Women are still under-represented in top positions…
1 in 3 women in the world have experienced physical or sexual violence…
And trafficking women and girls is still happening around the world.
Child marriage is still practiced and women and young people are the hardest hit in any conflict, war or crisis.
This has to stop!
The world is currently home to the largest generation of youth ever – with 1.8 billion young people worldwide. Nearly 90 per cent of which live in developing countries.
More than 70 million youth are currently unemployed and around 40 percent of the world’s active youth are either jobless or living in poverty – despite working.
As we know, unemployment breeds many problems from inequality, crime to terrorism.
And this has to be addressed.
Yes, progress is being made. But it is not enough. The Ban Ki-moon Centre for Global Citizens puts emphasis on decreasing youth mortality, supporting education, women and youth entrepreneurship – and raises awareness for global citizenship issues.
We want to make sure that all young people know about the SDGs and become agents of positive change. This is important given today’s challenges globally.
I am often asked: ‘but what can I do as an individual?’ believing that your contribution won’t make a difference. That is wrong! And if you think that it is someone else’s responsibility, then the world will continue to suffer.
It doesn’t matter how small your contribution to society is, as long as you are contributing in whatever way you can – within your capability.
We all know that the 17 Sustainable Development Goals are each mammoth tasks… but they are achievable if each and every one of us plays our part.
One of the biggest challenges is mobilising sufficient financing to effectively pursue the 2030 agenda for Sustainable Development.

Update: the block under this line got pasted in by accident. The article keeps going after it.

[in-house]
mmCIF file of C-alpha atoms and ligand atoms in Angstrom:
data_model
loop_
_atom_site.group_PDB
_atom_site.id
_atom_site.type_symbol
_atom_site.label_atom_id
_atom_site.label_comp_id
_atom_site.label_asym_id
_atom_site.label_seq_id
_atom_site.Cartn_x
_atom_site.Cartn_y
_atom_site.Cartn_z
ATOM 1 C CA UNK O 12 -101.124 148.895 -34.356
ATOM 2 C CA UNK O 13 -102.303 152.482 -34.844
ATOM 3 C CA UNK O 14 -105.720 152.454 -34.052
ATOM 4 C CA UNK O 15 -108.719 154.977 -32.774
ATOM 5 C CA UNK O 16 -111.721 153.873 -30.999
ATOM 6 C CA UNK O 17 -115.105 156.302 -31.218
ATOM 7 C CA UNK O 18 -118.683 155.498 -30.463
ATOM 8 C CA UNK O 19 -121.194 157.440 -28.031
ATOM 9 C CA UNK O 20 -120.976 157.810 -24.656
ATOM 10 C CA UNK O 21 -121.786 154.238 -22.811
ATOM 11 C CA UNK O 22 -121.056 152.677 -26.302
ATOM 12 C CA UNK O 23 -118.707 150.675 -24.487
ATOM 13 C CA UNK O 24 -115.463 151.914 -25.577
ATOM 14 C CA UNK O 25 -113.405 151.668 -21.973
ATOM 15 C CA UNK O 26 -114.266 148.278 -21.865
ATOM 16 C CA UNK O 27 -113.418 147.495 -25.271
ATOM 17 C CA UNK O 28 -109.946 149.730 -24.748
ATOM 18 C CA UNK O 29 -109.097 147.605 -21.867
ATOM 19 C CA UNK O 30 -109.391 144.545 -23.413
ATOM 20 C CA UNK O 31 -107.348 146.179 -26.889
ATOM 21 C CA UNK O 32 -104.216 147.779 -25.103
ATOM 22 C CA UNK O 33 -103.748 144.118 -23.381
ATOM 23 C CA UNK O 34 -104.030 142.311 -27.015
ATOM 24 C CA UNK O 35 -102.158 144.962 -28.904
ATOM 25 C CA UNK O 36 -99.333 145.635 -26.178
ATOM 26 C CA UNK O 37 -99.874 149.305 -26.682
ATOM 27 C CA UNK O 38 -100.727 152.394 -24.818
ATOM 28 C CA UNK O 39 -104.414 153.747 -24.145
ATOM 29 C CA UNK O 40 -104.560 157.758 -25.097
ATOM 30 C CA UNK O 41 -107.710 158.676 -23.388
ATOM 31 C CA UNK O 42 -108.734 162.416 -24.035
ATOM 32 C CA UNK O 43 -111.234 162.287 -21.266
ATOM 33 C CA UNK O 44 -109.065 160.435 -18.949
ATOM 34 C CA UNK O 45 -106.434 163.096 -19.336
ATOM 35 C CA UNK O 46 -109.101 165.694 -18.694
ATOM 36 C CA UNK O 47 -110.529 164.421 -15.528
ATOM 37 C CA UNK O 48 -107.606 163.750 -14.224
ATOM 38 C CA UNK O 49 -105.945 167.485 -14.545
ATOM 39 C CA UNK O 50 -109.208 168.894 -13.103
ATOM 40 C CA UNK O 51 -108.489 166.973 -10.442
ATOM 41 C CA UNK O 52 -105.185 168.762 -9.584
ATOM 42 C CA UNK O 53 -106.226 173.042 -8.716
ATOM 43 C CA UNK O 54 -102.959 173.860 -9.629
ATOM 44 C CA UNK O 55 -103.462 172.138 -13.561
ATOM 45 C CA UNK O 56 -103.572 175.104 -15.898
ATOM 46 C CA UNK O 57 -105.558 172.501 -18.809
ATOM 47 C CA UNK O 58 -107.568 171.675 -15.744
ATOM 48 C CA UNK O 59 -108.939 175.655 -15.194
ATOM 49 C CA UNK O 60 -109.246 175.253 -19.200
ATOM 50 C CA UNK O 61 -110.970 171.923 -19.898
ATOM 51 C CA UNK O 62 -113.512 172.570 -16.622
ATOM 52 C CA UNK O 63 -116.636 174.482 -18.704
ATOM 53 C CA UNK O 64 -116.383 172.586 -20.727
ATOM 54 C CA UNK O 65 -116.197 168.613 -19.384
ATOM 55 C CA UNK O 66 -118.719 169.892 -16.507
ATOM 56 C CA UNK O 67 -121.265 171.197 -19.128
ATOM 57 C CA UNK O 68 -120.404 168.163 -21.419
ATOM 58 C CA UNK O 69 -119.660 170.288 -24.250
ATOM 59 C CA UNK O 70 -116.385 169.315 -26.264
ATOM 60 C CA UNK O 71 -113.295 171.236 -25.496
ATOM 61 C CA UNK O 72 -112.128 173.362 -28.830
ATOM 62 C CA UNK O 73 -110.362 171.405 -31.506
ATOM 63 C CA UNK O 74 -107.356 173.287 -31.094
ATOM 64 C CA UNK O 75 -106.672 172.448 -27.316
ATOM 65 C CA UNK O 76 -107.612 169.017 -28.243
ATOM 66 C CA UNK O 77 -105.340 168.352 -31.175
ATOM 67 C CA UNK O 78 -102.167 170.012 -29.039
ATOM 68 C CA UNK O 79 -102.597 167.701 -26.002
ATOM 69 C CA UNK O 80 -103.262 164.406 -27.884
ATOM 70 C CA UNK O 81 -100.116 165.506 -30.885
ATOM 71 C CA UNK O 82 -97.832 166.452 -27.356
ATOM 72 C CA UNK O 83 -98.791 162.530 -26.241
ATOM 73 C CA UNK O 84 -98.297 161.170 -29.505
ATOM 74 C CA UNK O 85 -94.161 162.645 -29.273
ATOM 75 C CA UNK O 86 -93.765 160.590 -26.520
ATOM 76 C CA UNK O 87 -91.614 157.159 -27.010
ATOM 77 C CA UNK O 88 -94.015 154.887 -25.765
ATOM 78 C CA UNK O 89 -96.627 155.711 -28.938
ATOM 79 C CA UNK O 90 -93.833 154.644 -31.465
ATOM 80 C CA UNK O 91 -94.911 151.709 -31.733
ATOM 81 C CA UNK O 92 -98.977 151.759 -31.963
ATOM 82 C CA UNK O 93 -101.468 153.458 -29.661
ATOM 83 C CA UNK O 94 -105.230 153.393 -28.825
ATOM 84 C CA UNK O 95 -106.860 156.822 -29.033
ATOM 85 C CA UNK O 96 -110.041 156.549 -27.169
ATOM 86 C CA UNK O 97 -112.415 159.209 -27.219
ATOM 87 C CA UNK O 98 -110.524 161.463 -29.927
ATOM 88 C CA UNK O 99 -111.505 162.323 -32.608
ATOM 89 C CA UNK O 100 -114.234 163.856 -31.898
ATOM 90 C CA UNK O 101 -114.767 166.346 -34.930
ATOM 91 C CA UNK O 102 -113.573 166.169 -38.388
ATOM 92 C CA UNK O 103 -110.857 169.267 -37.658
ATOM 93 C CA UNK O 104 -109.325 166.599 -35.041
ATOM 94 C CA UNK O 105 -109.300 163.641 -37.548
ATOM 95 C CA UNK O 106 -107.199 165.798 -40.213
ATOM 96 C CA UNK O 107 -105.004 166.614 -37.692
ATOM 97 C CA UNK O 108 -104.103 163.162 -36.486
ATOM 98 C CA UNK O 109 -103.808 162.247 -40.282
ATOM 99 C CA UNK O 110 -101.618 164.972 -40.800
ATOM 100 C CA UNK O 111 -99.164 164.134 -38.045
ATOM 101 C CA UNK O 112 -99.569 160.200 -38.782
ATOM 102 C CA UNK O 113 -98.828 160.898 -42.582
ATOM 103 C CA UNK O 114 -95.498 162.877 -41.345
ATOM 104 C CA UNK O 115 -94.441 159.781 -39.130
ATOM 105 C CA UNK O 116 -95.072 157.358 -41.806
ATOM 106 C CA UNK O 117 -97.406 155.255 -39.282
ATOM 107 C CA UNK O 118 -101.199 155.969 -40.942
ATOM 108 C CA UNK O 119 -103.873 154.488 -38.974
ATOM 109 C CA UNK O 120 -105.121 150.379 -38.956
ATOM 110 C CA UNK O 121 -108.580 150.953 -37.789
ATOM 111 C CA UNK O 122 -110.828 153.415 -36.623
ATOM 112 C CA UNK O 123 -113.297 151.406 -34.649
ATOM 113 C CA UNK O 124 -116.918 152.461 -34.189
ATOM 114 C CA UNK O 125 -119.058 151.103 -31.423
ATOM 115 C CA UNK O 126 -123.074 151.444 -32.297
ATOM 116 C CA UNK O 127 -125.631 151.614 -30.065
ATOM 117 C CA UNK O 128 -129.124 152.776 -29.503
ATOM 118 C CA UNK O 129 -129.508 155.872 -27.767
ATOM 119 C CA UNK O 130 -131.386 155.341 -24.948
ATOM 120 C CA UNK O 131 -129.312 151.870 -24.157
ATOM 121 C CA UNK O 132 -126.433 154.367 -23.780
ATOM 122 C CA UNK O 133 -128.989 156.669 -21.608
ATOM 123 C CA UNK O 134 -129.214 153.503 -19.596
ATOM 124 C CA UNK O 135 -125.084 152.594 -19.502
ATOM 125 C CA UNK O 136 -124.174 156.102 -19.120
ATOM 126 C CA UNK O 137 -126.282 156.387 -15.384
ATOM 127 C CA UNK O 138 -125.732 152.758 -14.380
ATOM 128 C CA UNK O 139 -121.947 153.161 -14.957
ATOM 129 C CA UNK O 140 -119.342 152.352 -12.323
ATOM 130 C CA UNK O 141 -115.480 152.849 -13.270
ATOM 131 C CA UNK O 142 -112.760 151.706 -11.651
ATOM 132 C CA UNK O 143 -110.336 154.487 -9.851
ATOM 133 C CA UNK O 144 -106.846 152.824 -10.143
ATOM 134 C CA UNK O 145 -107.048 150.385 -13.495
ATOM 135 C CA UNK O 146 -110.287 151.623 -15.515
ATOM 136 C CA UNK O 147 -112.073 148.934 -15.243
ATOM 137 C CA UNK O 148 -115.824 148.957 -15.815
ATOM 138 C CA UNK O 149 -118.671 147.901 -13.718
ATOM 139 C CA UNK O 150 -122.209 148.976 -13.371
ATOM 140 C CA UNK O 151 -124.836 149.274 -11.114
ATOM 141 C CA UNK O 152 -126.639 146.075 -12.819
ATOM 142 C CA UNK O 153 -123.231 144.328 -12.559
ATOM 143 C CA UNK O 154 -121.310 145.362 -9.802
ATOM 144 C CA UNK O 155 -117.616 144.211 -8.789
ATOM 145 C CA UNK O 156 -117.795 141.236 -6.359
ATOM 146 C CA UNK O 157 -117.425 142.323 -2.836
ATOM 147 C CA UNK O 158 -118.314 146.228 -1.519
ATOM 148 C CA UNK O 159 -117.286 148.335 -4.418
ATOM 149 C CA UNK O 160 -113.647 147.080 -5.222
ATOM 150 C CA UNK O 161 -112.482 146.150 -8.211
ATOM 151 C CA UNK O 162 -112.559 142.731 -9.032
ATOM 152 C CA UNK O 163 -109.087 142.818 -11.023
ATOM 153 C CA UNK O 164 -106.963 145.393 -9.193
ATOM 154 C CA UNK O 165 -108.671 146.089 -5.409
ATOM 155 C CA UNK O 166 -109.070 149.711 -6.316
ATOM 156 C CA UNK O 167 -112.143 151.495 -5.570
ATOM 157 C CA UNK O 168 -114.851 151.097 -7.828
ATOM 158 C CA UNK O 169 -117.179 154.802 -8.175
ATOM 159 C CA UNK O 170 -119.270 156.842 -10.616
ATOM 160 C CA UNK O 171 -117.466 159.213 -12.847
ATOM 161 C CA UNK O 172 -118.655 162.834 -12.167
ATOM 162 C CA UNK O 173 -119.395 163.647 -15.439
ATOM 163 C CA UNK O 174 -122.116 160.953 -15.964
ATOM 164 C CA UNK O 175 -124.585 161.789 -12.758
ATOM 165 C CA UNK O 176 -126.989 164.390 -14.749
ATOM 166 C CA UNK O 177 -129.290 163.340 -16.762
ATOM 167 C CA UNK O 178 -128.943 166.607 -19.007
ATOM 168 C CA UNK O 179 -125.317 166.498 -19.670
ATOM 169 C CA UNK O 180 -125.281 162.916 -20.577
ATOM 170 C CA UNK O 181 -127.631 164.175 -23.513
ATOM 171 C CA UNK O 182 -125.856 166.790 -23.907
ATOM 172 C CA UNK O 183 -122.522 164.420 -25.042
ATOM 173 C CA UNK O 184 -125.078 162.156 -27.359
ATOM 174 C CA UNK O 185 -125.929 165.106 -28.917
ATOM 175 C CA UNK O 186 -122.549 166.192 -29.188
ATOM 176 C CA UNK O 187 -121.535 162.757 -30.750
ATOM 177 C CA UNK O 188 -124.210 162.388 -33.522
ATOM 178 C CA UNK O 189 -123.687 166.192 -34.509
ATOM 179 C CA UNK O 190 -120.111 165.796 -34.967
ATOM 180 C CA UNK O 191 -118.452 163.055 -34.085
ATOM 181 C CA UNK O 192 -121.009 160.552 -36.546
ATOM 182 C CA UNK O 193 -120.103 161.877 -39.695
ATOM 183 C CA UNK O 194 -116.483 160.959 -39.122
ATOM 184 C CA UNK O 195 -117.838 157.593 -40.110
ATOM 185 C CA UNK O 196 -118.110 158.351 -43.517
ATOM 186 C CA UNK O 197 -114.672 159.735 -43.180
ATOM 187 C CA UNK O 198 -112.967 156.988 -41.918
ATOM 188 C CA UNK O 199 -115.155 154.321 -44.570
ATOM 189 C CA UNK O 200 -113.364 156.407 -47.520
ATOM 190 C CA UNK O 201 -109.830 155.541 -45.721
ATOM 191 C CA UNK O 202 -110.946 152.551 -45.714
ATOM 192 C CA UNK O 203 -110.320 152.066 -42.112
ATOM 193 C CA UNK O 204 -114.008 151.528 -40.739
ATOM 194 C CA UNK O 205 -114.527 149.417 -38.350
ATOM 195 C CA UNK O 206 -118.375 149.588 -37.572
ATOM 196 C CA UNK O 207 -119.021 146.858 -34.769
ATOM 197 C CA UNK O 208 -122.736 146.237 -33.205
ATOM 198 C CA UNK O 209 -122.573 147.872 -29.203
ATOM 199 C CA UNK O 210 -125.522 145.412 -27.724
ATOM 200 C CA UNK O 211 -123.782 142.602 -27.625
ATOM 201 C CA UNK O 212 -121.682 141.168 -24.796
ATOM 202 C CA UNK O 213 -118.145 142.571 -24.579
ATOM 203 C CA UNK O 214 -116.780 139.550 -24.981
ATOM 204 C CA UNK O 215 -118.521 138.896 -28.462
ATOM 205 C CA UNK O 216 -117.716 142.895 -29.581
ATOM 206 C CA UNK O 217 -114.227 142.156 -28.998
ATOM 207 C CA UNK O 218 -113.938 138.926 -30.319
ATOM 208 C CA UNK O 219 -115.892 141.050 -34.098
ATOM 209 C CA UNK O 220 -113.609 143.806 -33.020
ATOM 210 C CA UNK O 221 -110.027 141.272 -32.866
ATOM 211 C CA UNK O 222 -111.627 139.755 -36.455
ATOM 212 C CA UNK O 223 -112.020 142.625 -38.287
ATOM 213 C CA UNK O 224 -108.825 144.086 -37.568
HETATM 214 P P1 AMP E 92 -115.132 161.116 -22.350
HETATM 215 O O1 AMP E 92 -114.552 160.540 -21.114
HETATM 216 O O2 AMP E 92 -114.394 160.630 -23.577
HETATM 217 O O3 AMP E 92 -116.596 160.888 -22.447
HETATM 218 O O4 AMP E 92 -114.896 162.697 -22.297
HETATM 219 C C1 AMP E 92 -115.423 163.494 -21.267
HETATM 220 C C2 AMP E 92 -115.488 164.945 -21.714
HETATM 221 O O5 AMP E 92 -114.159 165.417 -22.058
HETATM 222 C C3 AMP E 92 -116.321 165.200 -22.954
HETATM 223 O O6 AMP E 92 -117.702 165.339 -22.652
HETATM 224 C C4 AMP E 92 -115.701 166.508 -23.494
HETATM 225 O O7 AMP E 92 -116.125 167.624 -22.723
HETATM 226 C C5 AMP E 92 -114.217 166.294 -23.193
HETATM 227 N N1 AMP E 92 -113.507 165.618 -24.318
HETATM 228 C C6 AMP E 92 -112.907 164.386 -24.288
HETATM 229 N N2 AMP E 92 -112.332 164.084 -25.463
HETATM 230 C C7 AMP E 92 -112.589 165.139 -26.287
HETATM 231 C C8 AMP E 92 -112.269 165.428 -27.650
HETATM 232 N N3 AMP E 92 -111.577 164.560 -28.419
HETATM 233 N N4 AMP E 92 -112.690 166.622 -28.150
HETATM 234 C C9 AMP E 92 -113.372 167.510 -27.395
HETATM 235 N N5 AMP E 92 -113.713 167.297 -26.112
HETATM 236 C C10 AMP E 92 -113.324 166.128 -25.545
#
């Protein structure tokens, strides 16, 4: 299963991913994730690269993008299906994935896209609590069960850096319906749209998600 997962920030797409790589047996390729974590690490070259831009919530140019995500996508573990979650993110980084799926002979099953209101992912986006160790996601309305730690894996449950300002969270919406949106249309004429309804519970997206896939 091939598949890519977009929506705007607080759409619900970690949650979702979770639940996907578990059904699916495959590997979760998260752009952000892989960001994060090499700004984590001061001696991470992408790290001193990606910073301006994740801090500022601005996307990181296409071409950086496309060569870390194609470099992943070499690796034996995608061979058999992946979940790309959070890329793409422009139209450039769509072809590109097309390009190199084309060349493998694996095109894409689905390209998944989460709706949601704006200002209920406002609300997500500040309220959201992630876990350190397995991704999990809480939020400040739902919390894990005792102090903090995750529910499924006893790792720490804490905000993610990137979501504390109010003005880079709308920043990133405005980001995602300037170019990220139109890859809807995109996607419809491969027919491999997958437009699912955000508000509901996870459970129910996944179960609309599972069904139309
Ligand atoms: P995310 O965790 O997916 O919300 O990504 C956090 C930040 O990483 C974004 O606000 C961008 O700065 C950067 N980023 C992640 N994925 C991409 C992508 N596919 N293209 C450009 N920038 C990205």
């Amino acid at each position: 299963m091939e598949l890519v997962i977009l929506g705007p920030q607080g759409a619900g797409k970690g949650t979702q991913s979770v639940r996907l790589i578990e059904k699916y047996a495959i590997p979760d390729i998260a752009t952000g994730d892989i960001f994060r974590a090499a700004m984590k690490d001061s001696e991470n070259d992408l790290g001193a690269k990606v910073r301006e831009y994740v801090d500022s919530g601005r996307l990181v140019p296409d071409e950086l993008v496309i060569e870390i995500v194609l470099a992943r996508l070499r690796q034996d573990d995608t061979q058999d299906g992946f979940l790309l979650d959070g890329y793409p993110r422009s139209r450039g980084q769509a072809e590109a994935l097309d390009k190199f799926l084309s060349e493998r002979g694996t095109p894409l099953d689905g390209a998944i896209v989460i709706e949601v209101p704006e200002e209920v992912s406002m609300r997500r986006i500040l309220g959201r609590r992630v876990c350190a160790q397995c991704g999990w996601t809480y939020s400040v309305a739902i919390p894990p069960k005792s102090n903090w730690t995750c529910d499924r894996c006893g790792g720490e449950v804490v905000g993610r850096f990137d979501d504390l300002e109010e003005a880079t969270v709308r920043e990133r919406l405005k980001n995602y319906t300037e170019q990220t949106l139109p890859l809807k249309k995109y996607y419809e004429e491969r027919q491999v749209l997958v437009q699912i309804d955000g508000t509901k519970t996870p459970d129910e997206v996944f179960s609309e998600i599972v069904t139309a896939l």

But, it is also about human-power.
This brings me back to ‘what is achievable’ for an individual? You should never think your contribution won’t be enough to be a catalyst for change. Everyone can make a difference. And I want to give you a real example from within GEMS Education.
I was delighted to learn that many GEMS teachers are United Nations Climate Change certified – with one school, The Kindergarten Starters, recently becoming the World’s first fully-accredited UN:CC school with all 300-plus of its teachers and support staff certified.
I am even more pleased to hear that other teachers across GEMS Education schools are following suit.
This was all made possible after ONE single teacher from GEMS First Point – The Villa – Candice Wright – discovered that accreditation was ONLY possible for teachers in the United Kingdom. However, she questioned the process and now as a result of her perseverance, the qualification is available to everyone around the world.
This has now resulted in hundreds of teachers becoming UN:CC certified in less than a year. And, it is evidence – within your own network of schools – that one person CAN make a difference.
I would like to leave you with this.
Be inspired to go out into the world and to work not only for the betterment of your own country, or the country you live in but for the betterment of humankind.
Be a global citizen! Act with passion and compassion!
Together, we can make the world safer and more sustainable for today, and for generations to come.
This is our moral responsibility as human beings.